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Putin Claims 'Gay Nazis' Behind Ukrainian Unrest

Putin Claims 'Gay Nazis' Behind Ukrainian Unrest


The Russian president takes a page out of a notorious antigay American evangelical's playbook and claims that gay people are the cause of the current conflict in Ukraine.

A U.S.-based Russia scholar contends that Vladimir Putin is looking to galvanize support for Russian rule in Ukraine by linking ultranationalist, neo-Nazi values and support for LGBT equality, which Putin frequently laments as a Western phenomenon.

Matthew Schmidt, an assistant professor of national security and political science at the University of Connecticut who holds an MA in Russian studies, told Raycom News Network that Putin has positioned himself as a defender of "traditional values" in his propaganda war with the West," going so far as to claim that "gay Nazis" were responsible for the initial uprising in Kiev, when pro-Ukrainian demonstrators took to the street to oppose the since-deposed pro-Russian regime.

"The gay Nazis label was simultaneously an attempt to tie the new pro-Europe camp in Kiev to the hated German Third Reich while also taking advantage of the growing acceptance of gay marriage in the West, particularly in the United States," reports Raycom.

Massachusetts-based evangelical preacher and noted homophobe Scott Lively -- whose most notorious book claims that the Nazi Party was run by gay men -- made the same argument Putin advanced in March, asserting that gay people were responsible for the crisis in Ukraine.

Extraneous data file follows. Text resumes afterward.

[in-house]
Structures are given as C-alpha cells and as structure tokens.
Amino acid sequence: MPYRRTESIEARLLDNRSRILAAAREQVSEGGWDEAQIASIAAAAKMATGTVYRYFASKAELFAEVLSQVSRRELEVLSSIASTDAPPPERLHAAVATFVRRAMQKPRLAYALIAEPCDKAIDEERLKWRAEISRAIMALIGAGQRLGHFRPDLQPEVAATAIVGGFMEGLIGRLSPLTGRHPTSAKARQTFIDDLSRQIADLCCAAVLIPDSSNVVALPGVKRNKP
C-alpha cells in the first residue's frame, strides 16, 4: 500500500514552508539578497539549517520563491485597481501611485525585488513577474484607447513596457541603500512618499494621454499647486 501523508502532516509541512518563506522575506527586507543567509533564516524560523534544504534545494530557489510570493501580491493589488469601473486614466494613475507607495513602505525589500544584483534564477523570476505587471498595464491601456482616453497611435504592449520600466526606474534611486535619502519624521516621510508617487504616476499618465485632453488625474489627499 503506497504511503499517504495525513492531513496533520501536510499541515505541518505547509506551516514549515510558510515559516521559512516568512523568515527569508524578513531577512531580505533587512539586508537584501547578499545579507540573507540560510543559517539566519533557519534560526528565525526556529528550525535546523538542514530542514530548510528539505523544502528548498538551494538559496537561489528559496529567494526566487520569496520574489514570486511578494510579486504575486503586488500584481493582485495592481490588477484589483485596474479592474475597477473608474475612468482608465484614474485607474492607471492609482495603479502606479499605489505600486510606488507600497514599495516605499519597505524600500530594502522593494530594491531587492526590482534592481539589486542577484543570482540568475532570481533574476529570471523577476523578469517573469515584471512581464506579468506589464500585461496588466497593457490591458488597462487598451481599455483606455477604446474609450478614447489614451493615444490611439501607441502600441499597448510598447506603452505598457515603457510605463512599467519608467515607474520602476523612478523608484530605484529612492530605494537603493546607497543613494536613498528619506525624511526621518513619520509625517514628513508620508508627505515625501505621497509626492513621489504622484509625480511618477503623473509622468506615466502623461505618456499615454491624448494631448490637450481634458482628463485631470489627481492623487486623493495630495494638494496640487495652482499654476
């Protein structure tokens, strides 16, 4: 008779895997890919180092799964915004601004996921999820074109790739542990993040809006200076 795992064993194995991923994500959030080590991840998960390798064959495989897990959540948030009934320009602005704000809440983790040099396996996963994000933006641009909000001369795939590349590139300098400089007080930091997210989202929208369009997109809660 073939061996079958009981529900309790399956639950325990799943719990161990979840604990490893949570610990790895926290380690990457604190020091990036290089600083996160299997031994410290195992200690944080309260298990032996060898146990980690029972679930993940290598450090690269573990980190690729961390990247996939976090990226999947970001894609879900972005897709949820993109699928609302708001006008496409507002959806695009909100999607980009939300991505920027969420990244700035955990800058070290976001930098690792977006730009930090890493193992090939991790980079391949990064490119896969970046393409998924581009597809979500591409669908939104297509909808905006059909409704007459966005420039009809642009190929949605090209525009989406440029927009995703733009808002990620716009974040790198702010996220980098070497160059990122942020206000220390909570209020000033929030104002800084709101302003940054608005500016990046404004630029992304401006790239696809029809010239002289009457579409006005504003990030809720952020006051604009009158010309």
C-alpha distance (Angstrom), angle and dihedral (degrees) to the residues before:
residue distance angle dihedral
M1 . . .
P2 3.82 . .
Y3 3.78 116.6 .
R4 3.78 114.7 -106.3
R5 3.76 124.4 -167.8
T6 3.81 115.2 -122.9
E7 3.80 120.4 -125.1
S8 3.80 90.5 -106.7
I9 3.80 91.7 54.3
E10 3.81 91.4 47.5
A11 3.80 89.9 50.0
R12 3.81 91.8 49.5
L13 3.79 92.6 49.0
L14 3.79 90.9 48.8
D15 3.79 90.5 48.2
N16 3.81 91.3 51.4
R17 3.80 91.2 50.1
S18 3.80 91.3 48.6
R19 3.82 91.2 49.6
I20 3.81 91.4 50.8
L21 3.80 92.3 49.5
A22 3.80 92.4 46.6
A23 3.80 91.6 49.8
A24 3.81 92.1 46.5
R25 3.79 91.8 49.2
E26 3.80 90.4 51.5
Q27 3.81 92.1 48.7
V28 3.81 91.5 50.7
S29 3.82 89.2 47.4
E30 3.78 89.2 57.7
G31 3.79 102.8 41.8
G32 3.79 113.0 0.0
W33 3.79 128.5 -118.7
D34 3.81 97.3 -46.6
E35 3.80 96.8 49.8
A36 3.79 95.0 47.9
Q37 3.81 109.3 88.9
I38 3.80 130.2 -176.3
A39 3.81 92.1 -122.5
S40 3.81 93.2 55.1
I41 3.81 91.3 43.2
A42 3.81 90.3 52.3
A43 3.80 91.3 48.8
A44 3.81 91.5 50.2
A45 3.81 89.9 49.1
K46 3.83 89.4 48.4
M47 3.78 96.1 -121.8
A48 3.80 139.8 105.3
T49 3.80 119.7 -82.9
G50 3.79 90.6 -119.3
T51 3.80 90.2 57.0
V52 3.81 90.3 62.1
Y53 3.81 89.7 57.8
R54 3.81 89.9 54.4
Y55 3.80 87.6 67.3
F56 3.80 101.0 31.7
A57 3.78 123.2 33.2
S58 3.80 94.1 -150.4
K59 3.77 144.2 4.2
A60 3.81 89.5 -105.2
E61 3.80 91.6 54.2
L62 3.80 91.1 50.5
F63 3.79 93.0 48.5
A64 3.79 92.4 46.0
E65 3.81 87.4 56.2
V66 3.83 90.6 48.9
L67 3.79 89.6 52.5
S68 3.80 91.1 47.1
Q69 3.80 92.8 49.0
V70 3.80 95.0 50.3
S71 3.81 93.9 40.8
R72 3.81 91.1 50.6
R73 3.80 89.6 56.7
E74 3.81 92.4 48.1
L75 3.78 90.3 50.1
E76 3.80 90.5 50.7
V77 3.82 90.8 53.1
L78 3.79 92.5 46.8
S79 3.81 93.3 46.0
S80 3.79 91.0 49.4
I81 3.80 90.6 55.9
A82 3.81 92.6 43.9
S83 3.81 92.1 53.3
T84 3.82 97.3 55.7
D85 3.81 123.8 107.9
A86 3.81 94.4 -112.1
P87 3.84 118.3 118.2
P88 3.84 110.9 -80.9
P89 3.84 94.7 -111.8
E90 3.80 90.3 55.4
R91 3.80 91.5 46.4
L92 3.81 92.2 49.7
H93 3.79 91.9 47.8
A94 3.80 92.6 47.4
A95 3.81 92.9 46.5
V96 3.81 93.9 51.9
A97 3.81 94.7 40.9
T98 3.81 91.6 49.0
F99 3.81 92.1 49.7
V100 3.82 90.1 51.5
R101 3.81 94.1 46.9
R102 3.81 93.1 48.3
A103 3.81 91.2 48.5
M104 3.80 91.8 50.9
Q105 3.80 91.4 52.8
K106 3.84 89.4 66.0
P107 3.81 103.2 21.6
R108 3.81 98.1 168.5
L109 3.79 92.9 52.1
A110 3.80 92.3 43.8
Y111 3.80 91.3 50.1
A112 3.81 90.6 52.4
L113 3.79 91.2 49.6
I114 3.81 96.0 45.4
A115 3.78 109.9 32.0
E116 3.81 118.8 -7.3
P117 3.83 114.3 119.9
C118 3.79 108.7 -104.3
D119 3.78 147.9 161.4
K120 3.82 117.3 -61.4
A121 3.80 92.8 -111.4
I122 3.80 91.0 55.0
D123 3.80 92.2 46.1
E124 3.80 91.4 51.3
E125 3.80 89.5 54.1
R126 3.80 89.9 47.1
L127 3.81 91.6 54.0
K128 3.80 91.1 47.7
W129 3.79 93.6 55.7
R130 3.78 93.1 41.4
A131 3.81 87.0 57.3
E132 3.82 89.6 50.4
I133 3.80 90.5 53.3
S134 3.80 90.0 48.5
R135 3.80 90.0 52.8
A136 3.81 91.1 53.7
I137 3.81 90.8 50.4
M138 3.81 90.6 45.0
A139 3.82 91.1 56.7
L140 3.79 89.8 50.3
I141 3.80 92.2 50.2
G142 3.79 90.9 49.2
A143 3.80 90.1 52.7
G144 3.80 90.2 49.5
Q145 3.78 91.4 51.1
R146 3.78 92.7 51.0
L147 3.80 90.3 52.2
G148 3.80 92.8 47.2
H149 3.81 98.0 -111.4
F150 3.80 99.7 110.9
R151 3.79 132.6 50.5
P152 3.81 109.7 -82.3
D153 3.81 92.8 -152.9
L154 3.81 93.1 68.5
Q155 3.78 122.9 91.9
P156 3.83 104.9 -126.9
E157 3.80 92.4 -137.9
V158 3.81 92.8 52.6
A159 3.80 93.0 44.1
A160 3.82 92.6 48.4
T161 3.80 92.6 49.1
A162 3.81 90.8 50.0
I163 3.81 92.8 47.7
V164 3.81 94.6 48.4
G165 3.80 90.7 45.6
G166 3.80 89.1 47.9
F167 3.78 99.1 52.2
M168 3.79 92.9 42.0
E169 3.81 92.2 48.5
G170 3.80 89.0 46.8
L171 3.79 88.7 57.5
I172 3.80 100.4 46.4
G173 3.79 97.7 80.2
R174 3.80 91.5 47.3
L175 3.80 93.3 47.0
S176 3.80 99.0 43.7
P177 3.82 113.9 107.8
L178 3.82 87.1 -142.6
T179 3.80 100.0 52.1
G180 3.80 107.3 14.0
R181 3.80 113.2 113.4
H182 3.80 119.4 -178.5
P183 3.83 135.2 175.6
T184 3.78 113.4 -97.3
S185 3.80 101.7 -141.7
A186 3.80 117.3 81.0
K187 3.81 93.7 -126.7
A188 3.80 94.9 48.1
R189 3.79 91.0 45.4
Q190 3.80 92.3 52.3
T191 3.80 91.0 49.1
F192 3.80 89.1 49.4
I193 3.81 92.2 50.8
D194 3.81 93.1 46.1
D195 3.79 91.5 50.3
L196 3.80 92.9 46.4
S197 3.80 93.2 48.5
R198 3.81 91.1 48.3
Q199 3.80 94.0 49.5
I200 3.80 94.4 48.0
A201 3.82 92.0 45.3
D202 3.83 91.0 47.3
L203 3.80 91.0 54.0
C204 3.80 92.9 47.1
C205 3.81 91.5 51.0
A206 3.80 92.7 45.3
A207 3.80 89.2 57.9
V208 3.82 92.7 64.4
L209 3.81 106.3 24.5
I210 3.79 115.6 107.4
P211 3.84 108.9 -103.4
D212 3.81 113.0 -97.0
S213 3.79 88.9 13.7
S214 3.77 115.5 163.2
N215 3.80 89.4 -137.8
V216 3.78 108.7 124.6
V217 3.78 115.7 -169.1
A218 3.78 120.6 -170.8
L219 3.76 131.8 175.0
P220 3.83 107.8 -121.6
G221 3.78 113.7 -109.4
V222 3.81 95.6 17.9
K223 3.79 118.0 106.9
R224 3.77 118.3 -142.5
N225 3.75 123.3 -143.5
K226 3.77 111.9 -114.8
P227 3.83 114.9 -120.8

"Putin has said homosexuality is not our values, and that sense of tolerance of homosexuality is not part of Euroasia," Schmidt told the news network, while noting that Schmidt will be in Ukraine monitoring the latest referendum on independence, scheduled for May 25.

Schmidt believes that Putin is hoping to reunite much of the former Soviet Union into a new empire known as Euroasia, noting that the Russian president has "written extensively on the subject of Euroasia," envisioning a far-reaching empire with Moscow at its center of power.

Putin, who was reelected to an unprecedented third presidential term in 2012, has already come under fire for his support of Russia's laws criminalizing so-called gay propaganda, which essentially bans any positive depiction of LGBT people or identities in any public forum, publication, or digital space where minors might access it.

Since Putin signed the draconian law into being last summer, LGBT Russians and visitors have been arrested, beaten, kidnapped, and killed. But in the run-up to the 2014 Winter Olympics in Sochi, Putin repeatedly claimed that gay people faced no discrimination in Russia, while simultaneously saying the nation needed to be "cleansed" of homosexuality, and warning LGBT athletes and Olympic spectators to "leave the children in peace."

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